Eta Carinae
Eta Carinae's great eruption in the 1840s created the billowing Homunculus Nebula, imaged here by Hubble. Now about a light-year long, the expanding cloud contains enough material to make at least 10 copies of our Sun. Astronomers cannot yet explain what caused this eruptionNASA, ESA, and the Hubble SM4 ERO Team

There is a lot happening in the world of science, research, and technology every day and it is going to be difficult to keep up on current happenings, so here is our pick of the most interesting and even important science stories of the last week.

NASA went on a hunt for alien meteorites that crashed into the Pacific ocean

Meteors fell into the ocean earlier this year. While that sounds like something that happens all the time, it is, but NASA realised that the meteorites that fell are special because they survived reentry and were likely made of extremely stable and sturdy material. So they set off on a hunt of these space rocks, sweeping the sea floor. Good news is that they actually found the meteor in the sea.

What does it look like when a planet is born? Now we know

Planets are formed by large clouds of matter swirling around newborn stars and the material left from the event. Large gas giants are formed on the outer edges of the star system and rocky planets are formed closer to the star. While this fact was already well known, visual confirmation of the event happened only this week with the Very Large Telescope, operated by the European Southern Observatory releasing images of the event.

New planet formation
This spectacular image from the SPHERE instrument on ESO's Very Large Telescope is the first clear image of a planet caught in the very act of formation around the dwarf star PDS 70. The planet stands clearly out, visible as a bright point to the right of the centre of the image, which is blacked out by the coronagraph mask used to block the blinding light of the central starESO/A. Müller et al.

Sending electrical impulses to the brain can help reduce violent tendencies, says study

A new, controversial study has claimed that electric impulses sent directly to certain parts of the brain can help reduce violent thoughts and aggressive behaviour. Apart from this effect, researchers have also found that the same treatment also had the added advantage of giving subjects a better morality-based understanding of violence.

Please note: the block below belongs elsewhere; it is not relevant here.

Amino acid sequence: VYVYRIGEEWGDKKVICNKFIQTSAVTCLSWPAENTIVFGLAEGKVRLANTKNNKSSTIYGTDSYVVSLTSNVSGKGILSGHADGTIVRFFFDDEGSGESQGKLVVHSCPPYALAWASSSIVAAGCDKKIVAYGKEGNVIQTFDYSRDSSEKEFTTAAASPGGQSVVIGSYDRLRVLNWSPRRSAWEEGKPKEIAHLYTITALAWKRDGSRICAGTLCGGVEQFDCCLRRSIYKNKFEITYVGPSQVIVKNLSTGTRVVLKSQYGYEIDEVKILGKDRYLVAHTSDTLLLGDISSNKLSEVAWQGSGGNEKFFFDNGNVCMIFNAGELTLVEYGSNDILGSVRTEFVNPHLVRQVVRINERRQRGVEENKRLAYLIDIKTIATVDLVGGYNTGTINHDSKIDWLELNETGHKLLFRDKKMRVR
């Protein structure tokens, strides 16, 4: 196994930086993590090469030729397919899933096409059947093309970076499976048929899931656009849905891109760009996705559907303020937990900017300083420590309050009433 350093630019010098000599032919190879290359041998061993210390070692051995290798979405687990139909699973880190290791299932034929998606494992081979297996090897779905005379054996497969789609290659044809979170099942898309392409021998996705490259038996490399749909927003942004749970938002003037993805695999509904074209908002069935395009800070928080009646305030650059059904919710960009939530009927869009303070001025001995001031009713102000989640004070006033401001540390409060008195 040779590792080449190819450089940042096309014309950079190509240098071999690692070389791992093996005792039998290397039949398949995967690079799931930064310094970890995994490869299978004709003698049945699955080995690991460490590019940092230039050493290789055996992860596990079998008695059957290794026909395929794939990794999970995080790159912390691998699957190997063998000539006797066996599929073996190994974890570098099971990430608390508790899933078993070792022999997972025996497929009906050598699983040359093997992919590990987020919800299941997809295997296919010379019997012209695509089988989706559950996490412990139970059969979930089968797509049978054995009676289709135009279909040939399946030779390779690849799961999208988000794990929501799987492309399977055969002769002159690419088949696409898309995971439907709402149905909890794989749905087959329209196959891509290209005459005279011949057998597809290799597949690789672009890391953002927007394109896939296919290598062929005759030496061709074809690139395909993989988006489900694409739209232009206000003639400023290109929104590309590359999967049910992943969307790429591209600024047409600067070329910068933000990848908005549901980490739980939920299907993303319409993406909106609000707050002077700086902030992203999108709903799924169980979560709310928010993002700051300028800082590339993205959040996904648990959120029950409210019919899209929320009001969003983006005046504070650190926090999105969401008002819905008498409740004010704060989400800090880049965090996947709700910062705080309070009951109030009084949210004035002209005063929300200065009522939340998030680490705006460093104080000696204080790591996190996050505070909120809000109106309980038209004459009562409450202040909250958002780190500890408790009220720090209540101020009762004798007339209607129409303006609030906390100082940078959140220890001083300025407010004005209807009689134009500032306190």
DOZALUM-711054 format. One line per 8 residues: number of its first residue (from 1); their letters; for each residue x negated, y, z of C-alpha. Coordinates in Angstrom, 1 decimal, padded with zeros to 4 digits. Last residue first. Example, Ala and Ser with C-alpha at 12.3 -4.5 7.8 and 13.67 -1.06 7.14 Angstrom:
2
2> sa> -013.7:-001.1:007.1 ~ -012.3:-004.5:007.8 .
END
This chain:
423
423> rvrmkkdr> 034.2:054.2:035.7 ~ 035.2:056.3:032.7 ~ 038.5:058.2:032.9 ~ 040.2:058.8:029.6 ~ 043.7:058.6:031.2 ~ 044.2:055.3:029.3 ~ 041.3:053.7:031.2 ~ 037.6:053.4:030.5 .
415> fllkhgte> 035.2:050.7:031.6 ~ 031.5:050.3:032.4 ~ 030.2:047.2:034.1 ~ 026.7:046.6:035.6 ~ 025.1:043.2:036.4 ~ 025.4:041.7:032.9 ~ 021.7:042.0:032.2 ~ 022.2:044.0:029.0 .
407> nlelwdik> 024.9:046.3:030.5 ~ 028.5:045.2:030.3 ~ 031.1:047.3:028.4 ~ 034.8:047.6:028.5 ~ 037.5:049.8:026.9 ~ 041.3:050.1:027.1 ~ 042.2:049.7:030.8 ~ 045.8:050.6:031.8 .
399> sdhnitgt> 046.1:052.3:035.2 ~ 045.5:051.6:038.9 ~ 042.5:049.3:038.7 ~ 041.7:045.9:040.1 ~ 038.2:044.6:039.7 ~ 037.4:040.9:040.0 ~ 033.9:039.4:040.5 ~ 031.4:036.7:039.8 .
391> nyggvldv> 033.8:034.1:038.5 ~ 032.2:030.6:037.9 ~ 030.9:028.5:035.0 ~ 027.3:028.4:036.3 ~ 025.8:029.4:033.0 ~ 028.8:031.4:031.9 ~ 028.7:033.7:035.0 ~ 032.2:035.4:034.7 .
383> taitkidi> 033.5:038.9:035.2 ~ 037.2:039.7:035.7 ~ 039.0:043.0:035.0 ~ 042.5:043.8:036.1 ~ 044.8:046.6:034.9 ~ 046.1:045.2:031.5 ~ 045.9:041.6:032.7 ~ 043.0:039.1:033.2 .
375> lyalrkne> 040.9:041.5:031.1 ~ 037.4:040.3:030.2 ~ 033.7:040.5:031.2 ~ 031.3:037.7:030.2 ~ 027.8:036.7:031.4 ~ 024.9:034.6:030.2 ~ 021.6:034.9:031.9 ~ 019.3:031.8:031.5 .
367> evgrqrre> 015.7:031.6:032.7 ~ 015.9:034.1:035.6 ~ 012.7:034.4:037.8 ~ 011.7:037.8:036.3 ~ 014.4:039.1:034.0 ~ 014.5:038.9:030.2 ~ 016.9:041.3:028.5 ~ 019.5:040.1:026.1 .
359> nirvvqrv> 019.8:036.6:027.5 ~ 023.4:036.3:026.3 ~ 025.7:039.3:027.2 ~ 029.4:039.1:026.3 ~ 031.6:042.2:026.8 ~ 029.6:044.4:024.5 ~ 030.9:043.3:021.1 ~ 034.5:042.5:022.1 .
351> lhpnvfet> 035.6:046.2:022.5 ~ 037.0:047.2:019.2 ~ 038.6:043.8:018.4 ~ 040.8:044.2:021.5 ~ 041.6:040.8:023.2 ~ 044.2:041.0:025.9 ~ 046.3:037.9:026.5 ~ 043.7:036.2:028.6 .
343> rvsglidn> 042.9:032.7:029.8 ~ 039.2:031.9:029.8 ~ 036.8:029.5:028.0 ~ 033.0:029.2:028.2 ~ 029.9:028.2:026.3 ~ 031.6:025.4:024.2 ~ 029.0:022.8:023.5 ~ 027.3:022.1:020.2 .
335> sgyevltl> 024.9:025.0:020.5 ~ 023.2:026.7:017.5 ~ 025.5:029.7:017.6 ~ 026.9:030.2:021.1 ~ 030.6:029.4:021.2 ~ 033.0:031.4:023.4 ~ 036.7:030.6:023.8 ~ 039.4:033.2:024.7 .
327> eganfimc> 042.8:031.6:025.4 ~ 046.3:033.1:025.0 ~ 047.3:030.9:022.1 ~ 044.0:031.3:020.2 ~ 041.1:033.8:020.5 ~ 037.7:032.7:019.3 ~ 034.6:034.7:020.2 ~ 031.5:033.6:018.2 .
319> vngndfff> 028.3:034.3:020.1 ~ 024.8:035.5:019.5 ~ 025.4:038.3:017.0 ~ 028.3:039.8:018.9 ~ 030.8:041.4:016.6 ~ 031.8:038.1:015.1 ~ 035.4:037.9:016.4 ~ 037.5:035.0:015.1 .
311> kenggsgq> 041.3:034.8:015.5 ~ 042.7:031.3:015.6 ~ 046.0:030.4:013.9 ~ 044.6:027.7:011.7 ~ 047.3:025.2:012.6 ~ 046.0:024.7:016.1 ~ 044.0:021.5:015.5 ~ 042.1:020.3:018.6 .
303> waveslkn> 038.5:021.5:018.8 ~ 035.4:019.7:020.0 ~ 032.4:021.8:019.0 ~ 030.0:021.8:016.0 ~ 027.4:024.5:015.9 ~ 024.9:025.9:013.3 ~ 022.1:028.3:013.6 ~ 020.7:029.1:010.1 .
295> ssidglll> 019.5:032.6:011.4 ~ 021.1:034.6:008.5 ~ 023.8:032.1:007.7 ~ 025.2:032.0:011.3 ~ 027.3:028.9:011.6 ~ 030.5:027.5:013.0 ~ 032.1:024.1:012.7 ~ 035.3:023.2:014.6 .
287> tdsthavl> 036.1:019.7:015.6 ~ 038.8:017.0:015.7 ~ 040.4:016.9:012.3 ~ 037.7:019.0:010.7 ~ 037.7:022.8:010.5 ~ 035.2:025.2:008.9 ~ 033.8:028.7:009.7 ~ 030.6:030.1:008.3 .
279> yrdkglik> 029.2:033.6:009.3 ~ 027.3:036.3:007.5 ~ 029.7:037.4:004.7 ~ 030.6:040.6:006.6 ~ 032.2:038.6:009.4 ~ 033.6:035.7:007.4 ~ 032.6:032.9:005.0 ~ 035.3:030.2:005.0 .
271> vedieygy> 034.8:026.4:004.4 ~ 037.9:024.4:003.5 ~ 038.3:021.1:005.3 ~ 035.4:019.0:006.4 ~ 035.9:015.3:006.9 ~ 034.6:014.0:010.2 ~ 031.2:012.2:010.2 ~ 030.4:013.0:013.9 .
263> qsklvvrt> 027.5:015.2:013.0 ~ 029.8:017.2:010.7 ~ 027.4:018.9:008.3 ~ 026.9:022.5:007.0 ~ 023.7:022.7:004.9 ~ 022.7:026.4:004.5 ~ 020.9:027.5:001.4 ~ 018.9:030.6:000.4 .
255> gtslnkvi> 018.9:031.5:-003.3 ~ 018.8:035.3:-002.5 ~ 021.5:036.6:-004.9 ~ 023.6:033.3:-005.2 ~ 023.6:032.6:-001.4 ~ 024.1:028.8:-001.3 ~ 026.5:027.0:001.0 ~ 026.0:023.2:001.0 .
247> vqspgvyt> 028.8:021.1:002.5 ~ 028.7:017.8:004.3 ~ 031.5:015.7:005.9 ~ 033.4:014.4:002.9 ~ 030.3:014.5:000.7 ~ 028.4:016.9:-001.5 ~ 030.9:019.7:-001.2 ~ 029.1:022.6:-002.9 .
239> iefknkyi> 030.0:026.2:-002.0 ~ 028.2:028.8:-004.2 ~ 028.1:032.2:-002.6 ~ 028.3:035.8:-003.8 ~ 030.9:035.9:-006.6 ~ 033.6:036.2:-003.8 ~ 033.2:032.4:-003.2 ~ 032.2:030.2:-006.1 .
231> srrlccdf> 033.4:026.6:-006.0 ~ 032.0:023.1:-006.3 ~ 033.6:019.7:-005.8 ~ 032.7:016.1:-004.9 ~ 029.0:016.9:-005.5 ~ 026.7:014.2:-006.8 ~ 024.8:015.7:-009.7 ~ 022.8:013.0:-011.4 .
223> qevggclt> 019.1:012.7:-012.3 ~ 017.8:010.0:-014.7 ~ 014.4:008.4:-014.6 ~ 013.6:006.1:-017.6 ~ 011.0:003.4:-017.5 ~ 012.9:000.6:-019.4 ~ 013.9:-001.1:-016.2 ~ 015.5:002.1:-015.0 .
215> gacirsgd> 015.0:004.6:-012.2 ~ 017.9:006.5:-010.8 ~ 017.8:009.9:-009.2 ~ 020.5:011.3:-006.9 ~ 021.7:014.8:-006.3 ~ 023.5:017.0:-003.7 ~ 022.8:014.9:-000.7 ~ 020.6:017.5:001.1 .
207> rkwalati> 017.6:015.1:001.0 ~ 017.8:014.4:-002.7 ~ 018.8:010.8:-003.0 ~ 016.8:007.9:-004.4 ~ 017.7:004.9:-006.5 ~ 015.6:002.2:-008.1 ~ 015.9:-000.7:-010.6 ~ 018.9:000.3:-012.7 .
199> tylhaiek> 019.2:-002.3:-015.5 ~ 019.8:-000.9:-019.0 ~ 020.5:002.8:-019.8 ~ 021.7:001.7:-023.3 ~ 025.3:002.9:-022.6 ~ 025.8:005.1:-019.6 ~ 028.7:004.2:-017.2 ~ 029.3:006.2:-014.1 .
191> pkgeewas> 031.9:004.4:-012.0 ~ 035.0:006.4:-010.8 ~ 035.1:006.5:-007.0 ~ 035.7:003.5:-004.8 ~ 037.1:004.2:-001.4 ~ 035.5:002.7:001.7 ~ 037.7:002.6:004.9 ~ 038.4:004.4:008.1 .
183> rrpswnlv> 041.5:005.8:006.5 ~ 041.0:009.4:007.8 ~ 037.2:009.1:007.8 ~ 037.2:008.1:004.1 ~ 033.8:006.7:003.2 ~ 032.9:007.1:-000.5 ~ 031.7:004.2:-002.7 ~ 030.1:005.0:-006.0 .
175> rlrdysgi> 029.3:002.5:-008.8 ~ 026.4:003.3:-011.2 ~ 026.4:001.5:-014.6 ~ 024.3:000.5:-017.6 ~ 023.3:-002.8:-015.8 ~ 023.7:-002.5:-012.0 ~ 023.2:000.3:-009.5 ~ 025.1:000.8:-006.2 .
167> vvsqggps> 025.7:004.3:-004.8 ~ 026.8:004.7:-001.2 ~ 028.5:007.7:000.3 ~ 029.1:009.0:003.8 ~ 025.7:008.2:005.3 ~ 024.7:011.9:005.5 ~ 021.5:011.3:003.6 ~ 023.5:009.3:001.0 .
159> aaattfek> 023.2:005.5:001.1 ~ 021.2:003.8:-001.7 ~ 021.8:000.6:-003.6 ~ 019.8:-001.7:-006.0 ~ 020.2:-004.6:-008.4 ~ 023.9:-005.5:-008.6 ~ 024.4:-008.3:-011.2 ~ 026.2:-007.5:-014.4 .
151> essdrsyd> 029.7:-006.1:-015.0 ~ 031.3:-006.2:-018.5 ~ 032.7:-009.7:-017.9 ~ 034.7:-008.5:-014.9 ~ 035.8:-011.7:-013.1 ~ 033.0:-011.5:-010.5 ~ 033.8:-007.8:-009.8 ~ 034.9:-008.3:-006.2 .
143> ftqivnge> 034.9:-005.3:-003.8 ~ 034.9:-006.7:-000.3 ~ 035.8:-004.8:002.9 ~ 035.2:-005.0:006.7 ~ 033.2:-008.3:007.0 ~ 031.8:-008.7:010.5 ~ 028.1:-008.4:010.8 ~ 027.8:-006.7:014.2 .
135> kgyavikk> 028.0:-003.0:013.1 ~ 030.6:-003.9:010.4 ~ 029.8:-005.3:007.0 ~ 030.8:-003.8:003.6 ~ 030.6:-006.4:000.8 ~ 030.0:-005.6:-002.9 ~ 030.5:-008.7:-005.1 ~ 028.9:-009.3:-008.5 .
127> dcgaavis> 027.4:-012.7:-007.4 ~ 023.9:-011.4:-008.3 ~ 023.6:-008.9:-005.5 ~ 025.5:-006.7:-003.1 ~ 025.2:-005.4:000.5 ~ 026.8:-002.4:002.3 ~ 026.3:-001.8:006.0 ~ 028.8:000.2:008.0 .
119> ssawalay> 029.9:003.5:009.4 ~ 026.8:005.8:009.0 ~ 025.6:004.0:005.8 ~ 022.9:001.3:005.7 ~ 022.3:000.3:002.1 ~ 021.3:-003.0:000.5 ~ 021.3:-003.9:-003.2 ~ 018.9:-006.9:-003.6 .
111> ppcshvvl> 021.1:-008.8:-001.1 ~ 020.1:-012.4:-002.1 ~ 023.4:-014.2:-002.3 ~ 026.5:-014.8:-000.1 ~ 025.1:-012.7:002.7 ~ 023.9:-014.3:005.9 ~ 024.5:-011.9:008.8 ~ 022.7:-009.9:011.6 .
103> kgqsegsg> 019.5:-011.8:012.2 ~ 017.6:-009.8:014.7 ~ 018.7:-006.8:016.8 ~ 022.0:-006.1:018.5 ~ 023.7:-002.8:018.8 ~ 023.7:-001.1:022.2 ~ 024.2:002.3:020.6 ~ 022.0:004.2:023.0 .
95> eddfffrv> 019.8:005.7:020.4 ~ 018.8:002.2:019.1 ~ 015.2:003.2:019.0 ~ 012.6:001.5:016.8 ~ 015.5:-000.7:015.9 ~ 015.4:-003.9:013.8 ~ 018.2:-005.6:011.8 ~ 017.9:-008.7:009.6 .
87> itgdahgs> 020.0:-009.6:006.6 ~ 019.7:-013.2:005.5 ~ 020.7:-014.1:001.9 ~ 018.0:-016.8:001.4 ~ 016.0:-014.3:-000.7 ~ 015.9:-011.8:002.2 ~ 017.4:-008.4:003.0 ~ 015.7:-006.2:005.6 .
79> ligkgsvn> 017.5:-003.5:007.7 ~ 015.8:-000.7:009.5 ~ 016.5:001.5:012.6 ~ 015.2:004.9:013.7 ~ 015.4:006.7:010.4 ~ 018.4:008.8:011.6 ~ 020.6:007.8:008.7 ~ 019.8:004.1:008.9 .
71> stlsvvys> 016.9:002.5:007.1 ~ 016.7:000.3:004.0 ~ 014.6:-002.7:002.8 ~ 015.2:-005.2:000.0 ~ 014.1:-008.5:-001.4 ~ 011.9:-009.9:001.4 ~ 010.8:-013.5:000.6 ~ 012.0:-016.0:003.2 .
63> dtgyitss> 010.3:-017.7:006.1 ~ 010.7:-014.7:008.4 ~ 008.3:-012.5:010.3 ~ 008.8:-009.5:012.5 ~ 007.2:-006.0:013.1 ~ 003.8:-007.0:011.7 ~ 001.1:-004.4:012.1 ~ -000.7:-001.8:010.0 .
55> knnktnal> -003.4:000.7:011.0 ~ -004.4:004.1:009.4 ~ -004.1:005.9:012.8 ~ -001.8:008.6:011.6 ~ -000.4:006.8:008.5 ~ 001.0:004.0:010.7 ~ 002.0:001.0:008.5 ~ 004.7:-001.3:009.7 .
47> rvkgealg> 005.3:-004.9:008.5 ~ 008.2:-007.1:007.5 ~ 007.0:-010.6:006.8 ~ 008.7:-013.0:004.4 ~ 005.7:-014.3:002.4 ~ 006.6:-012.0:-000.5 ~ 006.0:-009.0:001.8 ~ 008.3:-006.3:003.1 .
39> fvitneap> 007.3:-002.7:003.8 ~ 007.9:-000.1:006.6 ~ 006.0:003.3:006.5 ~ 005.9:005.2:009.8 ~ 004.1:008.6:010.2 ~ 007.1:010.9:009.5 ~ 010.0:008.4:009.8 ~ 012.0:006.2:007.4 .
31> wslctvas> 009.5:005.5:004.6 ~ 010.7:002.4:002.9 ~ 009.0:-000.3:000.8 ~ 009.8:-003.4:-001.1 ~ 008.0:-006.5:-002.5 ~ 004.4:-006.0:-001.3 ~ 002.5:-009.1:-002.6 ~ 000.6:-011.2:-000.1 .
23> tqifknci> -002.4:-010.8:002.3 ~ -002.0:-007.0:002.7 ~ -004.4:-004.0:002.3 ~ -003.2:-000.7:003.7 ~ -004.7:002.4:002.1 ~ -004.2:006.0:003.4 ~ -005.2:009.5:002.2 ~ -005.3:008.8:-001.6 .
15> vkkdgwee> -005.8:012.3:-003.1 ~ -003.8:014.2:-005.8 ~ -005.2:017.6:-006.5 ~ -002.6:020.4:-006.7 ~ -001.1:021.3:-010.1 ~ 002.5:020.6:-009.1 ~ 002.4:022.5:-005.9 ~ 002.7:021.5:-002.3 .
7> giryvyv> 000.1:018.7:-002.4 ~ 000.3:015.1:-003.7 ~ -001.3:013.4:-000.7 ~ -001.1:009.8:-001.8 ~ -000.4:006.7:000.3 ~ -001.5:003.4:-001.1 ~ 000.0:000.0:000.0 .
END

Of the participants of the study who went through "shock treatment", about 47 percent of them reported to have a lower likelihood of committing physical assault and 70 percent had a lower likelihood of committing sexual assault when compared to the control group who did not receive shocks the previous day.

Summer heat reaching record highs, but Earth is at its farthest from the Sun

Summer temperatures are continually increasing, with heat waves being reported in many parts of the world, especially in the Northern hemisphere, but the planet is right now at the furthest it can be within its orbit. If that seems a bit odd, the distance from the Sun is not what causes seasons, but the axial tilt, or the Earth's incline on its axis that causes the seasons. The closest the Earth was to the Sun was in January, when it was winter, so even though the variance between perihelion—when Earth is closest to the Sun at 147.1 million kilometres from the Sun—and aphelion—farthest from the Sun at 152.1 million kilometres— there is a difference of about 5 million kilometres, it does not really matter in terms of light and heat received.

Spiders fly using the Earth's electrical field and they can cover hundreds of kilometres

Some spiders can fly. They do not use wind, but simply spit out some of their silk like a sail and take off into the sky, they can actually fly quite fast without the assistance of the wind. While that itself might sound terrifying in its own way, scientists found out how they do it. There is a weak electrical field in the atmosphere at all times and spiders latch on to literal free-flowing electricity and use it to commute like a tram, albeit much faster and a lot more efficiently.

Flying Spider
Spider flight is not only dependent on windMichael Hutchinson/ University of Bristol

Other stories that didn't make the list include astronomers finding out how large the Milky Way is and its place in the ever-expanding universe. South East Asia's deforestation issues peaking, Exoplanets in the right place, size, tilt, and water found, but is that enough?